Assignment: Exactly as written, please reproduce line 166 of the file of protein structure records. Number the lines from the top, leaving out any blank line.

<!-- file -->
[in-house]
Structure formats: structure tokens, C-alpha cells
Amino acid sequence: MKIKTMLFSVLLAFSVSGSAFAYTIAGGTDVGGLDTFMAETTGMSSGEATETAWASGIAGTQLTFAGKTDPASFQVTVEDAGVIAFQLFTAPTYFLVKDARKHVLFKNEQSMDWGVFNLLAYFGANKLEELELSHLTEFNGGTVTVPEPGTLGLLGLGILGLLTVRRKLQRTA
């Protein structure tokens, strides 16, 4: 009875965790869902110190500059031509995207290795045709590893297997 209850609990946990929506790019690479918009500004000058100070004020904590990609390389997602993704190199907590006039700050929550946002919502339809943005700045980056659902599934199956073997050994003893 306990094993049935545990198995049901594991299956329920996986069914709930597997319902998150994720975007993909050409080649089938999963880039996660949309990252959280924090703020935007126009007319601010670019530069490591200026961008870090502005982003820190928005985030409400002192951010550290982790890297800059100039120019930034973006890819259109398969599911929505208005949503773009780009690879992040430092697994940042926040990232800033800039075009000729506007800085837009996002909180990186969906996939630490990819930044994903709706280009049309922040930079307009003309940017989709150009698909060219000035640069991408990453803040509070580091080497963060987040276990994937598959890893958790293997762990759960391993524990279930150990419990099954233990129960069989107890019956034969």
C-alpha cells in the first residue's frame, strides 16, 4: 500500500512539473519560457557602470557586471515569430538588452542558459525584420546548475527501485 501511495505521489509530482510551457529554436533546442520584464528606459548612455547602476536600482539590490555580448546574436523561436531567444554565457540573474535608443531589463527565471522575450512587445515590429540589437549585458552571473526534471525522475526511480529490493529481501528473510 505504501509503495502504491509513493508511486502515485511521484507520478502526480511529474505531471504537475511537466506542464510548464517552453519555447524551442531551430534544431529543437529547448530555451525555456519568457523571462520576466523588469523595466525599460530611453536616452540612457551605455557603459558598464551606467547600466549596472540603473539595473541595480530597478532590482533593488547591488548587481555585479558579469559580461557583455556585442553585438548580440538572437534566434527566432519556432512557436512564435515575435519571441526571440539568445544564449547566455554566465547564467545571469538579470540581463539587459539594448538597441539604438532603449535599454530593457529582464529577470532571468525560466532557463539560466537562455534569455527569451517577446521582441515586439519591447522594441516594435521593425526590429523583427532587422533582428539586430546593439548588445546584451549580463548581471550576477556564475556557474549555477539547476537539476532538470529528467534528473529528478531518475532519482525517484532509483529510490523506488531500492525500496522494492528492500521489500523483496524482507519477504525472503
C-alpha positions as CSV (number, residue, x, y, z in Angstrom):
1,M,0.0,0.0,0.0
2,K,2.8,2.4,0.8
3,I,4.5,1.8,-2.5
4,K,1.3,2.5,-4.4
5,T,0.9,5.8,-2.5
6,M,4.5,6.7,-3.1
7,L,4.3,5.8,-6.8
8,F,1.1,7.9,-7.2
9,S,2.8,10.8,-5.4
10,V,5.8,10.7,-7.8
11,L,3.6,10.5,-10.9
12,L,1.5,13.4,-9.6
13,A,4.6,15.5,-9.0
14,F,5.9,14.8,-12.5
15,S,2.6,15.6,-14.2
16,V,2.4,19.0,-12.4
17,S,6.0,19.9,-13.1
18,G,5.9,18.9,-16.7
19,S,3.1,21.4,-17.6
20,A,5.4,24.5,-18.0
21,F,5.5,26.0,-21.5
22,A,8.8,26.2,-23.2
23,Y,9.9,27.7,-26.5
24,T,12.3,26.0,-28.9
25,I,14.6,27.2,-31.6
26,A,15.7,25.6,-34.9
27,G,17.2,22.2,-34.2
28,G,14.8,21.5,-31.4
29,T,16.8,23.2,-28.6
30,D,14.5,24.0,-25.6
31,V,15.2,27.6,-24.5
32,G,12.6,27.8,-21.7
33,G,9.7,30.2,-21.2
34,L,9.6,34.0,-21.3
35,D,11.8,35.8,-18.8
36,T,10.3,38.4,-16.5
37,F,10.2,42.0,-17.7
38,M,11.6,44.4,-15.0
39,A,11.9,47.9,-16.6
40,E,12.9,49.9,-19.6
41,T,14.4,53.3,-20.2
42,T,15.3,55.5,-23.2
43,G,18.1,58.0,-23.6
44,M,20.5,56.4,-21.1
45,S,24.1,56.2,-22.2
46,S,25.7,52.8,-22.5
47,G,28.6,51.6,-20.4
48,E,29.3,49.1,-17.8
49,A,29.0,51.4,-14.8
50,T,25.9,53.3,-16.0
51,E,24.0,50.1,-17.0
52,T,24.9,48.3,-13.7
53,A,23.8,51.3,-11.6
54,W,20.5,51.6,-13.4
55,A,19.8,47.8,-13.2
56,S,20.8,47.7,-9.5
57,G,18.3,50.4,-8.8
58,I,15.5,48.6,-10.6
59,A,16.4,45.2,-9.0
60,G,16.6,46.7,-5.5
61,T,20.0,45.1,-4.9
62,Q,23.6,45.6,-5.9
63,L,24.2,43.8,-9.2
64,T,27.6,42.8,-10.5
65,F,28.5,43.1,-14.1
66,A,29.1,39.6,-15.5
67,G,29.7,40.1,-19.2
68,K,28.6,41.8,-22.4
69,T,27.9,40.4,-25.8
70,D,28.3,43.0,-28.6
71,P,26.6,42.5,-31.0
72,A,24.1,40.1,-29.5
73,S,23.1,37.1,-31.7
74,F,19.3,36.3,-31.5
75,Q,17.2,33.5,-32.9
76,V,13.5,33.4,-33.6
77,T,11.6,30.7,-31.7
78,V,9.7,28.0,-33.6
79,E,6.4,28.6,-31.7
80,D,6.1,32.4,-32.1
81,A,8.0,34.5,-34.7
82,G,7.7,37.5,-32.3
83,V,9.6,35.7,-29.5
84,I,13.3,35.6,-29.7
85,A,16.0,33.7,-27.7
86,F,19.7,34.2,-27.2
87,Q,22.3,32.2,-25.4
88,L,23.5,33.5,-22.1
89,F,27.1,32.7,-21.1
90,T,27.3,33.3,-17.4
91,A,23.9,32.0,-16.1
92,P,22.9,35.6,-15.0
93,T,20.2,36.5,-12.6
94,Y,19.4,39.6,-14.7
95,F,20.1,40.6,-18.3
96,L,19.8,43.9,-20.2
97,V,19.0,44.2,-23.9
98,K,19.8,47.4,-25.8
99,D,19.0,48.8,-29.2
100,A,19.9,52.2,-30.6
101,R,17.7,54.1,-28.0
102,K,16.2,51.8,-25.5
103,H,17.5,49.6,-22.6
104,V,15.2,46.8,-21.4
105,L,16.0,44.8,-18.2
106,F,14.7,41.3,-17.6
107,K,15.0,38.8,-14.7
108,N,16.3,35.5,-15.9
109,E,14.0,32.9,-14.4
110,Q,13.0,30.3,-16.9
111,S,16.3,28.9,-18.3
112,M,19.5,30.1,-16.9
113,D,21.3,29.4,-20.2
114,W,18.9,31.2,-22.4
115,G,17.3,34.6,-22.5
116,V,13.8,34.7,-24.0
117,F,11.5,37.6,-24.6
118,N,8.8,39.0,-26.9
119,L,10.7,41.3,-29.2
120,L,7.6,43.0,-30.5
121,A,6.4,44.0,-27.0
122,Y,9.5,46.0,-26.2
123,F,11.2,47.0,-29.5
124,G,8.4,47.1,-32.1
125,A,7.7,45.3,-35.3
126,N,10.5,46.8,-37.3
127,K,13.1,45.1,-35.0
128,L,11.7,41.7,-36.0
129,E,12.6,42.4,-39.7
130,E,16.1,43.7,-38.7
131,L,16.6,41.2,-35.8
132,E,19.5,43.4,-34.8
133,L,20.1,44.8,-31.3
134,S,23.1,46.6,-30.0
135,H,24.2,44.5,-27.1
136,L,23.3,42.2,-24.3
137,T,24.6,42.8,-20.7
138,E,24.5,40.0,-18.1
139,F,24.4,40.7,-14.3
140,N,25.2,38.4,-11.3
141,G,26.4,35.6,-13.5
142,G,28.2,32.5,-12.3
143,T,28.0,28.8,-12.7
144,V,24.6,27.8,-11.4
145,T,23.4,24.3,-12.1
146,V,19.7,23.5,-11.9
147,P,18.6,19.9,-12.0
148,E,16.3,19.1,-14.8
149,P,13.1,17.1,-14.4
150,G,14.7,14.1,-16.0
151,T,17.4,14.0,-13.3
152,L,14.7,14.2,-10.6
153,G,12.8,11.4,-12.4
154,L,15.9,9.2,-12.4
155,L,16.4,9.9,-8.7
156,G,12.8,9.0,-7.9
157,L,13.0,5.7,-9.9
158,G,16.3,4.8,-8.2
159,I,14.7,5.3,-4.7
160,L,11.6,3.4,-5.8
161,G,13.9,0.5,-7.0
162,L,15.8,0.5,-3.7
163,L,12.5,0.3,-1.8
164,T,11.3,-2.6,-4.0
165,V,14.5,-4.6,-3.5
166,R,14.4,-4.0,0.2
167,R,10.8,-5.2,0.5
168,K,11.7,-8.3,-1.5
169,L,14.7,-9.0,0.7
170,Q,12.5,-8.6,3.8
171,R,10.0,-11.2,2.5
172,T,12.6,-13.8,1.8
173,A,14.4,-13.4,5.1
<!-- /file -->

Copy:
160,L,11.6,3.4,-5.8